Can Ethics Help Restore Internet Freedom and Safety?

Internet services are suffering from various maladies ranging from algorithmic bias to misinformation and online propaganda. Could computer ethics be a remedy? Mozilla’s head Mitchell Baker warns that computer science education without ethics will lead the next generation of technologists to inherit the ethical blind spots of those currently in charge. A number of leaders in the tech industry have lent their support to Mozilla’s Responsible Computer Science Challenge initiative to integrate ethics with undergraduate computer science training. There is a heightened interest in the concept of ethical by design, the idea of baking ethical principles and human values into the software development process from design to deployment.

Ethical education and awareness are important, and there exist a number of useful relevant resources. Most computer science practitioners refer to the codes of ethics and conduct provided by the field’s professional bodies such as the Association for Computing Machinery and the Institute of Electrical and Electronics Engineers, and in the UK the British Computing Society and the Institute of Engineering and Technology. Computer science research is predominantly guided by the principles laid out in the Menlo Report.

But aspirations and reality often diverge, and ethical codes do not directly translate to ethical practice. Or the ethical practices of about five companies to be precise. The concentration of power among a small number of big companies means that their practices define the online experience of the majority of Internet users. I showed this amplified power in my study on the Web’s differential treatment of the users of Tor anonymity network.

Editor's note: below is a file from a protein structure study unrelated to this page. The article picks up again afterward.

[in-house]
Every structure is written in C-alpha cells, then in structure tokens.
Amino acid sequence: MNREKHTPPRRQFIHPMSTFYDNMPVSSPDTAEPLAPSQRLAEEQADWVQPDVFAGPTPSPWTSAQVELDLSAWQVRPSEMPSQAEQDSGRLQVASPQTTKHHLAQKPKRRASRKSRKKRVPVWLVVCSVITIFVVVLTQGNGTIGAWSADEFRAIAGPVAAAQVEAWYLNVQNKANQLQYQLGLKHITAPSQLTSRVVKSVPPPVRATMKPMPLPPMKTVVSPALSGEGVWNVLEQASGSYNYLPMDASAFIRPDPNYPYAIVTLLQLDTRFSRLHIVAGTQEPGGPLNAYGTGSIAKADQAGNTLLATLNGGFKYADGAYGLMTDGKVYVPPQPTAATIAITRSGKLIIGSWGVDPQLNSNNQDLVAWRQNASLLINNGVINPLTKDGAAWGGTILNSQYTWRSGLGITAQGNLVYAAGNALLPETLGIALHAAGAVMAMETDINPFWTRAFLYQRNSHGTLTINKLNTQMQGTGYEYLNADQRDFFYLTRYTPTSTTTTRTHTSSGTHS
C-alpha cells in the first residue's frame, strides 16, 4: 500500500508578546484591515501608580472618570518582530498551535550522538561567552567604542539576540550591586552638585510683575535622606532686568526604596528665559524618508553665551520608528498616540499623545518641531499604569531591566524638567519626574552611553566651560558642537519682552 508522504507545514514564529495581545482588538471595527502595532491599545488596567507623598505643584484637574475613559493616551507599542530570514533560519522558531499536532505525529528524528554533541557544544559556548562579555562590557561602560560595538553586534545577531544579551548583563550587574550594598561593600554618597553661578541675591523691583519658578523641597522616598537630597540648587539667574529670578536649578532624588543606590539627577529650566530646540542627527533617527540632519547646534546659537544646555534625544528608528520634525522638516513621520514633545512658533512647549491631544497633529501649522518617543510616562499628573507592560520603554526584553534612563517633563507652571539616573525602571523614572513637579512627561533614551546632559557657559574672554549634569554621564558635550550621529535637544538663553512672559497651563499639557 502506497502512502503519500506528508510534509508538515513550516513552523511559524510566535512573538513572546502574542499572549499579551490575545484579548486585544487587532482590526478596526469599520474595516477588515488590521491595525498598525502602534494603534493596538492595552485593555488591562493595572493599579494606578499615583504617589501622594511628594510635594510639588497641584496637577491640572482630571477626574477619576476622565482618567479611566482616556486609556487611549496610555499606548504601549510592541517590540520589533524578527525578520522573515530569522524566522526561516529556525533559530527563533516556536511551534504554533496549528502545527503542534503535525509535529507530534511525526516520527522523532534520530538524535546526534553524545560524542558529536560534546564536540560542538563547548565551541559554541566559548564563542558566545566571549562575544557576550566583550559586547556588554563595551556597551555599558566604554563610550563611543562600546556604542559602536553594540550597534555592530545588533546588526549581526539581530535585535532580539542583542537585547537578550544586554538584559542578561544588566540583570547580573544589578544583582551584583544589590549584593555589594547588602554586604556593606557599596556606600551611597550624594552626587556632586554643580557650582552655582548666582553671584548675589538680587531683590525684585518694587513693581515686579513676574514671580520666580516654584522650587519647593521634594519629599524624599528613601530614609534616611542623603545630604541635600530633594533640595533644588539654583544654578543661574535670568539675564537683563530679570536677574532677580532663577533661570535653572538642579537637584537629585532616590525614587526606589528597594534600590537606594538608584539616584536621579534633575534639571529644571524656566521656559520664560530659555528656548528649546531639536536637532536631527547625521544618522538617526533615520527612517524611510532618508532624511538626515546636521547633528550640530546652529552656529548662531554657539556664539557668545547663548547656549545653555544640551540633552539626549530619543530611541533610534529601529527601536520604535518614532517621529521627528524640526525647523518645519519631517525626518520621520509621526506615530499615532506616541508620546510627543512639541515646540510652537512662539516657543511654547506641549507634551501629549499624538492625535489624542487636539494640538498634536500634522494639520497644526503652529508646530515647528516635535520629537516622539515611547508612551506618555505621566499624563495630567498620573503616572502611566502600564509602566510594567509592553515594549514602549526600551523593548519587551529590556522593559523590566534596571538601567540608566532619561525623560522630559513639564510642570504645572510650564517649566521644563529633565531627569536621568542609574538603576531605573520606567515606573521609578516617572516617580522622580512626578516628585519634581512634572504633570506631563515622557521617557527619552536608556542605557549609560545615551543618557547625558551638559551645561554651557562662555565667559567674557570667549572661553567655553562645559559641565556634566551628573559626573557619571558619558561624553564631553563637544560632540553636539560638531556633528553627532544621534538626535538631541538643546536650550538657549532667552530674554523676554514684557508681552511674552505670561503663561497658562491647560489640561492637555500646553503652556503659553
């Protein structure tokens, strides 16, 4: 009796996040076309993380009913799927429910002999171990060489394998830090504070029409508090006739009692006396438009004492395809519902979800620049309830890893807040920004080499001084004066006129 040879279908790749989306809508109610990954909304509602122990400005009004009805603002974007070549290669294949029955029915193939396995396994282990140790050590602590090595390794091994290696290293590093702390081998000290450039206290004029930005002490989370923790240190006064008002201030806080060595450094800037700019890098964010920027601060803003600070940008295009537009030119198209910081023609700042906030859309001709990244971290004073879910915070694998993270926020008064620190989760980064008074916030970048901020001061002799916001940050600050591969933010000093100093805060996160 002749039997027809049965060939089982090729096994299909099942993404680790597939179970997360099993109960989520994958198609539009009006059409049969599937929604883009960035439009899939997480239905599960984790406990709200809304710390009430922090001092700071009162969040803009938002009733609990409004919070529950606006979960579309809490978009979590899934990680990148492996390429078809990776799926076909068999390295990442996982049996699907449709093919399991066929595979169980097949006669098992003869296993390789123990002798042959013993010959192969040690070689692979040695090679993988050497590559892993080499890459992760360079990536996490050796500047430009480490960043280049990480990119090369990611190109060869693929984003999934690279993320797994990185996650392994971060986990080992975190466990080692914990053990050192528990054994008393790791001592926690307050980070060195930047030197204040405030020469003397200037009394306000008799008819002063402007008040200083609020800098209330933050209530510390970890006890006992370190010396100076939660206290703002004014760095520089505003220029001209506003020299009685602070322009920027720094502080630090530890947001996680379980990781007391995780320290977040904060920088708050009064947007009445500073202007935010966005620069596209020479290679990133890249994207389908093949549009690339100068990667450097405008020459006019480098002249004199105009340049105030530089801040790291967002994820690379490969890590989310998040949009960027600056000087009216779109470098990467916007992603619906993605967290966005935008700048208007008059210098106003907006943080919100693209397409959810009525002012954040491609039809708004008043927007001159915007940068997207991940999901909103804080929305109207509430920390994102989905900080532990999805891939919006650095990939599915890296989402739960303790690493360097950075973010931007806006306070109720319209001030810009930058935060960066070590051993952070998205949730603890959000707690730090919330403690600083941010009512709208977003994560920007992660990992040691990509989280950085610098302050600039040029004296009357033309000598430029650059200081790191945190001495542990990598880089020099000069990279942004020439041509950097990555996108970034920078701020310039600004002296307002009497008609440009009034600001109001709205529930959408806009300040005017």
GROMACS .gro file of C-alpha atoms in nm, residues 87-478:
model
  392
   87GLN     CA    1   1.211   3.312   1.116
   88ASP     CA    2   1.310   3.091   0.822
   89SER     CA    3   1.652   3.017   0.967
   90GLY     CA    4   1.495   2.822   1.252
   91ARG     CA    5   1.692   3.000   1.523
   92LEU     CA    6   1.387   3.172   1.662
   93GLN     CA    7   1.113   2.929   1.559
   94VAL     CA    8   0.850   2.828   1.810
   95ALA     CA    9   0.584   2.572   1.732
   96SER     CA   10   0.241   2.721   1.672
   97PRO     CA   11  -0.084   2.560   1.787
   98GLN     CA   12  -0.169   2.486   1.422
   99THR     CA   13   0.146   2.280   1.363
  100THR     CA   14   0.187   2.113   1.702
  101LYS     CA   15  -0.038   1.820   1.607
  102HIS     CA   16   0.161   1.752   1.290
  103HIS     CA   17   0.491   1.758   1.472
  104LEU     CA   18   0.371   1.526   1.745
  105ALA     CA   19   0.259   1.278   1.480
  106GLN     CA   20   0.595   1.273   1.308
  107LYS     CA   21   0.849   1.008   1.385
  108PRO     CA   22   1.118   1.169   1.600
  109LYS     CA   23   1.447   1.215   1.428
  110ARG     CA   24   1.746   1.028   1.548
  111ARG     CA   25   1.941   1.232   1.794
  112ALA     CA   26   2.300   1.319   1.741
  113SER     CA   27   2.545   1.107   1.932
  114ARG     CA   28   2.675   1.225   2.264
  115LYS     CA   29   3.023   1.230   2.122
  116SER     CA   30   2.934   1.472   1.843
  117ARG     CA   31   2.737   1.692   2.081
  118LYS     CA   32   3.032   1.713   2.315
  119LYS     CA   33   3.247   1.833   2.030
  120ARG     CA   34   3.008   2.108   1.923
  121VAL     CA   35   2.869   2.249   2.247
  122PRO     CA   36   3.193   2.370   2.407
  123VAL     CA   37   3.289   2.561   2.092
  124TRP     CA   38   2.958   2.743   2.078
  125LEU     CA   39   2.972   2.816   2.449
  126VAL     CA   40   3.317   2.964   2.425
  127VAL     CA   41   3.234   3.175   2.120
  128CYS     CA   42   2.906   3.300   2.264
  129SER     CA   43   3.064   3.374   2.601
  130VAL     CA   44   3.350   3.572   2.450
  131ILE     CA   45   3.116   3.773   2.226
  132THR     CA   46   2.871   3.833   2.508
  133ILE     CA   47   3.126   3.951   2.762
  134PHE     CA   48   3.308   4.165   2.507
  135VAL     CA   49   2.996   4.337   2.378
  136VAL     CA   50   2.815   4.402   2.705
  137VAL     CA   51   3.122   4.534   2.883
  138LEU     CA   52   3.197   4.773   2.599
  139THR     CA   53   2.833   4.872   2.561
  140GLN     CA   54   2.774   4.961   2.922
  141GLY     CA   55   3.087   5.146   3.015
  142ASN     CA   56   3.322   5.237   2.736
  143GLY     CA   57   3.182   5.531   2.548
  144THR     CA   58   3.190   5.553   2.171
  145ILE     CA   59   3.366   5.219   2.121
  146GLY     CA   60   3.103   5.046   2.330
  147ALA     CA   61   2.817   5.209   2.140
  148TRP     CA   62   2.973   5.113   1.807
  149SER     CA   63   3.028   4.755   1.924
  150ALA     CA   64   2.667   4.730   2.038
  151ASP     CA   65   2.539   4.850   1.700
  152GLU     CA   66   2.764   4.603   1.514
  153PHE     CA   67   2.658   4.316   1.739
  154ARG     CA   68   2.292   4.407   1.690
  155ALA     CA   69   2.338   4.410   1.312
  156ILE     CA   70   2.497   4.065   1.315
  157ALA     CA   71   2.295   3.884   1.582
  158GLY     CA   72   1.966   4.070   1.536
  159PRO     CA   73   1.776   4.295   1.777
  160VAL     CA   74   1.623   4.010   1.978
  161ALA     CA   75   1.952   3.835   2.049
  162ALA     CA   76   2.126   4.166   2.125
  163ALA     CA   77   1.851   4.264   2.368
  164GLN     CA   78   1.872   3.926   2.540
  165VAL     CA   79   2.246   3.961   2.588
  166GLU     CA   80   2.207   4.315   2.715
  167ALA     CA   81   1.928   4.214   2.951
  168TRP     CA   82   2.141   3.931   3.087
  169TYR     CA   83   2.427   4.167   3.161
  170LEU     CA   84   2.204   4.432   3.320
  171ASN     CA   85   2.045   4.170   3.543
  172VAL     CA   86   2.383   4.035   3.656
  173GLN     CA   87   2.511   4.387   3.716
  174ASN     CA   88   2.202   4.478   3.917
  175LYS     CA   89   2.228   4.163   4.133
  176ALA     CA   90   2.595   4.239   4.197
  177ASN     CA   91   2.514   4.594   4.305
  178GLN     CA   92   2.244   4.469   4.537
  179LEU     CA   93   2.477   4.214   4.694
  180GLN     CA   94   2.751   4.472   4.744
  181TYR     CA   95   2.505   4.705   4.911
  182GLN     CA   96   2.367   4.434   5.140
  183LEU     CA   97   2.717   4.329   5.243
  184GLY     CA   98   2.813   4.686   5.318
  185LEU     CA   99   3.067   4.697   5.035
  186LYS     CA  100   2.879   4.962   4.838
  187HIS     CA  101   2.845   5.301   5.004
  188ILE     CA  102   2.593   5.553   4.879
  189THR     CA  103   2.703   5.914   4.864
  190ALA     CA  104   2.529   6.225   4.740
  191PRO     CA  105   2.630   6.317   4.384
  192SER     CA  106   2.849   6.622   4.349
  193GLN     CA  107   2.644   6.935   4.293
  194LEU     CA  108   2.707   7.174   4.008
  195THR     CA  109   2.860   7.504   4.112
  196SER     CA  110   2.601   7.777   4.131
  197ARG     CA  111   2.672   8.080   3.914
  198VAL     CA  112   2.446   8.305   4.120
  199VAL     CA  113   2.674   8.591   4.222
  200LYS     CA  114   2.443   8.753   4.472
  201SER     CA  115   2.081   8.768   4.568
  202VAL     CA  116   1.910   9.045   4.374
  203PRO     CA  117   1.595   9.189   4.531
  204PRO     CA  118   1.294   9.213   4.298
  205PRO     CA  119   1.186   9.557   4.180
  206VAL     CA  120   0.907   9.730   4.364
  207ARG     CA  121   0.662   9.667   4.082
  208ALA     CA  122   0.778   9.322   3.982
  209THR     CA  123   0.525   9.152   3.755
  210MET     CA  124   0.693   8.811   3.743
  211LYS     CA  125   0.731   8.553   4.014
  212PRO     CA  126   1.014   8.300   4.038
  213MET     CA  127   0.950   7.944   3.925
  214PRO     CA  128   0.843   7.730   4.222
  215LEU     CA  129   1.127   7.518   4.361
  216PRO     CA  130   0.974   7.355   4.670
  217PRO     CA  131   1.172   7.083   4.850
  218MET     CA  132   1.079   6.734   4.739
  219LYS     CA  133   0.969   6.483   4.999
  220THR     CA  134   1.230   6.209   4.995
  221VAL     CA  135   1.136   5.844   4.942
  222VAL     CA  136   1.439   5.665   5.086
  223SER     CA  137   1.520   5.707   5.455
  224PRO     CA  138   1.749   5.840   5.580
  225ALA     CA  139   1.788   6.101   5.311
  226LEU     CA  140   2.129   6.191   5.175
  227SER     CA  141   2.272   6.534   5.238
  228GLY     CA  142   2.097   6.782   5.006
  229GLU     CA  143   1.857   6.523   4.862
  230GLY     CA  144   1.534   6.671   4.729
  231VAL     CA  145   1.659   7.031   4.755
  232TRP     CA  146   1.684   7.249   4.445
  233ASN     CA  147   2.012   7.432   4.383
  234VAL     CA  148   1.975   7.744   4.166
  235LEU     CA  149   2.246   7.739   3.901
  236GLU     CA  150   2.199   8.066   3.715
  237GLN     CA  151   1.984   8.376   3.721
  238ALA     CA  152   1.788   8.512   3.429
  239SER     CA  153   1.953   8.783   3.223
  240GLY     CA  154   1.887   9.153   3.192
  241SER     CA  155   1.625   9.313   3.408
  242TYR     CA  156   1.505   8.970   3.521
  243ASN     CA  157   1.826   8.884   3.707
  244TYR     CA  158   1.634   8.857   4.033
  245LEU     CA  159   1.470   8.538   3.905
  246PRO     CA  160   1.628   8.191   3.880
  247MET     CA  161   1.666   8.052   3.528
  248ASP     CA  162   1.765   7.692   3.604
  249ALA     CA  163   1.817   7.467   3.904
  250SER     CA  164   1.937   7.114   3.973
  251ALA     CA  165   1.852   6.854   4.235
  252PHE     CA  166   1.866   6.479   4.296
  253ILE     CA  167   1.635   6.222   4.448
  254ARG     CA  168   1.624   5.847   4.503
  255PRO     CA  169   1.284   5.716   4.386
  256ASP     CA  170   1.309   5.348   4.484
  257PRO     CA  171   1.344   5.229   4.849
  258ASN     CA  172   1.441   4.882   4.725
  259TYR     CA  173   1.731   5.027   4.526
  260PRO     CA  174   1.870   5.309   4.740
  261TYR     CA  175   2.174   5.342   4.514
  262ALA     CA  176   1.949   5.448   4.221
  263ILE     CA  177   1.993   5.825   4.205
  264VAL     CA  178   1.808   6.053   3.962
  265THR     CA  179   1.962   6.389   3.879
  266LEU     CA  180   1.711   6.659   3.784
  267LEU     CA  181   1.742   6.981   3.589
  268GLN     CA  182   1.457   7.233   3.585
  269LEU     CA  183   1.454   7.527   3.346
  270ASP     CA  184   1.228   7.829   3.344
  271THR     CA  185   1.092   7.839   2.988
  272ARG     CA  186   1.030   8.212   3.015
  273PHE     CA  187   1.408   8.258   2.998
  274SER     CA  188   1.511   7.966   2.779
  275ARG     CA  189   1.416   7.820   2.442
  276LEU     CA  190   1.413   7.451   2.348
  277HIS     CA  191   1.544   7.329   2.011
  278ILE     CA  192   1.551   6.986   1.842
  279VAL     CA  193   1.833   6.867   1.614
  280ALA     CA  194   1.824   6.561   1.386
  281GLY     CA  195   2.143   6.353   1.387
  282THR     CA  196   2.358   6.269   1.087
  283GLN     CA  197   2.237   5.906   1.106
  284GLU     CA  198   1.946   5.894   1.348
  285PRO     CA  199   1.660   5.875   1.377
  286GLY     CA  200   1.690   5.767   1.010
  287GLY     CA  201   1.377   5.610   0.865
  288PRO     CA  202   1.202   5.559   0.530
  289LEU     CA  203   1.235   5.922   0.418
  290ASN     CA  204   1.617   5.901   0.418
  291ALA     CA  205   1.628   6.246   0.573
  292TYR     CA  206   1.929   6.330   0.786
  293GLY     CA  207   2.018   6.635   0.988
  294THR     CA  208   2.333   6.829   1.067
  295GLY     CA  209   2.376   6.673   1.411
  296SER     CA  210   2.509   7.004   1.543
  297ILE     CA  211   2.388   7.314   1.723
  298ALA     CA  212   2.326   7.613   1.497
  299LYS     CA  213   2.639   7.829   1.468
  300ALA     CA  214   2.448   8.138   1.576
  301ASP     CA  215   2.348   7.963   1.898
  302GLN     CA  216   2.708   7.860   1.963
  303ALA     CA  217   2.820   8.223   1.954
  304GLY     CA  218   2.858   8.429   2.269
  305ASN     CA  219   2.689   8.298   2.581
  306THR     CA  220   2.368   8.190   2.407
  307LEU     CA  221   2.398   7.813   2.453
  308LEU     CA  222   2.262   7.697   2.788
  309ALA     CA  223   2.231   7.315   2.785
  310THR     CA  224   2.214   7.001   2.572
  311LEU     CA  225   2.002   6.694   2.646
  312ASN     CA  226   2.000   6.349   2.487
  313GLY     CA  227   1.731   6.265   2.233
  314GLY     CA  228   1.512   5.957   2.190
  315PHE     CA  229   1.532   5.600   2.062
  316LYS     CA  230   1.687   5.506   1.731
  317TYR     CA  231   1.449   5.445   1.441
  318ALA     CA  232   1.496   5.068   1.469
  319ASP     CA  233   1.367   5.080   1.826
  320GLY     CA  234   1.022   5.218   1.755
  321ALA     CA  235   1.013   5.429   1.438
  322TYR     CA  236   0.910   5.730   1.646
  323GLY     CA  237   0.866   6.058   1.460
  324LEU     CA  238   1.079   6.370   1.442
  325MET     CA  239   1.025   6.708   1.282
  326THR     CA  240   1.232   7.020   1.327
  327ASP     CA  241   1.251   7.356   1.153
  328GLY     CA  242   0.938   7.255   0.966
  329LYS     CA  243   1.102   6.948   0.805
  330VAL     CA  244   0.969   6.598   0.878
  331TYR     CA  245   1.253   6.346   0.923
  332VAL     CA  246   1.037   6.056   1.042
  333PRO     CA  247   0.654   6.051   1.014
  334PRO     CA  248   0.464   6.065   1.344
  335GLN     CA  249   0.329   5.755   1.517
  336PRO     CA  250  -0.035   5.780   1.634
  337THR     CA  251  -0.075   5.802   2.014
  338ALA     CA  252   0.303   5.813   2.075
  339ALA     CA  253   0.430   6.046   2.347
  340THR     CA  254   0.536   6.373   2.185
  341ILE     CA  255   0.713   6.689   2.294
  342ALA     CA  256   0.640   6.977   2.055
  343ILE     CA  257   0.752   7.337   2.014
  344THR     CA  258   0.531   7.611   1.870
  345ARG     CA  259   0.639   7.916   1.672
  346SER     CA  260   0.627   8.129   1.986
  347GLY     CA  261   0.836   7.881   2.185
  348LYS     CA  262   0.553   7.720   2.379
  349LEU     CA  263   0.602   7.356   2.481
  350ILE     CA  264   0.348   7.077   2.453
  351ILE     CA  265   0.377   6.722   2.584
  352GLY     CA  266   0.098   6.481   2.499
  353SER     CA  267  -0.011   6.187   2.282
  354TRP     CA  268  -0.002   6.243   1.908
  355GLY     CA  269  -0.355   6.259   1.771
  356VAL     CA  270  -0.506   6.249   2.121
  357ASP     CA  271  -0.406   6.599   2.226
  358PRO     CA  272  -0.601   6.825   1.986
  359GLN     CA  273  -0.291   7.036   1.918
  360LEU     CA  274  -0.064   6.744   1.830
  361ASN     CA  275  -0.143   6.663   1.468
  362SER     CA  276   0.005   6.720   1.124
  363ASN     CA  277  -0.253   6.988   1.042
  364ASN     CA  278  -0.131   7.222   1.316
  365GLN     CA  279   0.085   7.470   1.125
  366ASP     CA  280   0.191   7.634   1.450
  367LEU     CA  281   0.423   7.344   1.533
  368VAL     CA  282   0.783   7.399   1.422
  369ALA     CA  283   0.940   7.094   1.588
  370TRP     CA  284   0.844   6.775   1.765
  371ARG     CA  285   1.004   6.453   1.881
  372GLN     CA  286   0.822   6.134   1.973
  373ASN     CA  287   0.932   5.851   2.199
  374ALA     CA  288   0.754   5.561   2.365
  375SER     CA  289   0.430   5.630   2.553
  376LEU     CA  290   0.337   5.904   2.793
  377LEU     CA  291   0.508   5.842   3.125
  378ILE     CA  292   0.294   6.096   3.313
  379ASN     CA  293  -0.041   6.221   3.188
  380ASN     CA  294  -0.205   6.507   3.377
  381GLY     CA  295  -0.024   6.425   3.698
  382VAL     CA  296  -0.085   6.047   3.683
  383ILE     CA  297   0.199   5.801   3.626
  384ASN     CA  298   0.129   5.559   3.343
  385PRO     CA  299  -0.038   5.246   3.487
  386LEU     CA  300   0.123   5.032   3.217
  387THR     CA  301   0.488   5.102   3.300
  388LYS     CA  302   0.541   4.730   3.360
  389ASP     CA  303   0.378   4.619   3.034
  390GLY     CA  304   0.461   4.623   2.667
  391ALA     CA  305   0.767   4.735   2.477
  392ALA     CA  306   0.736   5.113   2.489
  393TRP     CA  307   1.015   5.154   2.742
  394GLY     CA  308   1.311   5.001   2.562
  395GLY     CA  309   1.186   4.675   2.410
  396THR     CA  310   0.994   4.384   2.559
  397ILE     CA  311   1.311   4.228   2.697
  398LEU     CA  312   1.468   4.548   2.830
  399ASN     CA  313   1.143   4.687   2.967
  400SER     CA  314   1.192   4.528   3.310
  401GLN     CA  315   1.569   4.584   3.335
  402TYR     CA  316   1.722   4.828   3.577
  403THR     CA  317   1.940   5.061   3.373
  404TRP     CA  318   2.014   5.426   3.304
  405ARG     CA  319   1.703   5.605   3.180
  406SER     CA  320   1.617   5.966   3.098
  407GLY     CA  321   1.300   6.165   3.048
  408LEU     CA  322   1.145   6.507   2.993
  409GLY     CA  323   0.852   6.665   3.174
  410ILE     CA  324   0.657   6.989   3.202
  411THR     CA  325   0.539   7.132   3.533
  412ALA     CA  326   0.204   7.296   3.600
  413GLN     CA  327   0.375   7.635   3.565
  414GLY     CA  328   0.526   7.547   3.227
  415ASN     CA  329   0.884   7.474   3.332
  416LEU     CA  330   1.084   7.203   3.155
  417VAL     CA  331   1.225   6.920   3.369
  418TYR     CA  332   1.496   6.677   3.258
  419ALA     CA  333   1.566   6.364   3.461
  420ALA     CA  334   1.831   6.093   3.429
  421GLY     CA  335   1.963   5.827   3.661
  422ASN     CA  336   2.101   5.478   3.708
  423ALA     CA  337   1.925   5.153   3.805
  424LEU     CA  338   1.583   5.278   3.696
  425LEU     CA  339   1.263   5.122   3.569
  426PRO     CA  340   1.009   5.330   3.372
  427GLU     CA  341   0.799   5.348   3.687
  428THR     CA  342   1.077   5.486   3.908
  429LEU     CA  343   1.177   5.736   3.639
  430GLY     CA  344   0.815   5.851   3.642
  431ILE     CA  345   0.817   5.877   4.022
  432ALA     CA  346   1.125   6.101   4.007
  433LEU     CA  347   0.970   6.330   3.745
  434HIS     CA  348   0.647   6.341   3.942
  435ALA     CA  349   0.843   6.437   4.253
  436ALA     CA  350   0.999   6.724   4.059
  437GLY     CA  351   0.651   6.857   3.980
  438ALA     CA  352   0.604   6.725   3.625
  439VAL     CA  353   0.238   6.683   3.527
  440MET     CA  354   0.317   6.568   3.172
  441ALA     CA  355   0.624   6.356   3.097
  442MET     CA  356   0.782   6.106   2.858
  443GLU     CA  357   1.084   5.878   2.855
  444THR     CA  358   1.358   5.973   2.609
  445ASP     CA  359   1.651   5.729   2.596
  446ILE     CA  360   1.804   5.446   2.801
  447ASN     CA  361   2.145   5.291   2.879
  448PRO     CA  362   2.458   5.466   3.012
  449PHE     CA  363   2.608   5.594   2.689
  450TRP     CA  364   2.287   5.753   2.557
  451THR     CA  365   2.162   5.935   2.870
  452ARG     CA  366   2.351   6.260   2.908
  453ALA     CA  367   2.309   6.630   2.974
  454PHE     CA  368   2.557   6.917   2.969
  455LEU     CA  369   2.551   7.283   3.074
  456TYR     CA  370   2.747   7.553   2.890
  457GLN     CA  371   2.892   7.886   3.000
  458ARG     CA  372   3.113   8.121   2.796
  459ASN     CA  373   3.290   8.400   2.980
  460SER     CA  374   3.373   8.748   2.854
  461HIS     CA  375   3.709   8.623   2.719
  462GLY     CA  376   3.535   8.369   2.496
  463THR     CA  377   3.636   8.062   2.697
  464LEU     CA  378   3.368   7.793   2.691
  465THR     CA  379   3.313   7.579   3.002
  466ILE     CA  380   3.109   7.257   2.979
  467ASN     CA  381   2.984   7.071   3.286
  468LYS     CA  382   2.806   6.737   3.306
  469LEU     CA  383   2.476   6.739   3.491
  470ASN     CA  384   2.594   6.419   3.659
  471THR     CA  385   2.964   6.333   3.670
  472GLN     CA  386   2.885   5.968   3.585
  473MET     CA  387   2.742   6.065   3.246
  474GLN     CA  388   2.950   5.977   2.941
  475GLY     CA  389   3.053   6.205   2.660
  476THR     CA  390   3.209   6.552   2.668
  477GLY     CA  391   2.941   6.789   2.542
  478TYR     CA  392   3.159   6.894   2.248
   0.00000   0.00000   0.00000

Ethical code alone is not enough and needs to be complemented by suitable enforcement and reinforcement. So who will do the job? Currently, for the most part, companies themselves are the judge and jury in how their practices are regulated. This is not a great idea. The obvious misalignment of incentives is aptly captured in an Urdu proverb that means: “The horse and grass can never be friends”. Self-regulation by companies can result in inconsistent and potentially biased regulation patterns, and/or over-regulation to stay legally safe.

Alternatives are unclear and beyond my expertise, but could look like an international multi-stakeholder model of internet governance – a United Nations for the Internet! What’s clear to me is that we don’t want to go down the route of a fragmented Internet shaped by regional regulations. It took decades for the internet to evolve into a global medium of free expression, unprecedented in the history of information empires. Any entity responsible for internet regulation should be compatible with its global dimension and address the associated jurisdictional challenges.

But regulatory governance is not the only challenge. The very notion of regulation in the context of the Internet involves multiple layers of complexities, especially where it concerns automated decision-making systems and user-generated content.

The first challenge relates to legal liability and the difficulty in attribution due to the diversity in online functions (content delivery networks, hosting service providers, social media, ad services etc.) provided by different companies, and their complex interdependencies. Fairness, accountability and transparency in decision-making systems is a hot area of research. The general perception among the community is that algorithms that are not explainable (i.e., even experts cannot tell how they reach their judgements) should not be used in sensitive contexts.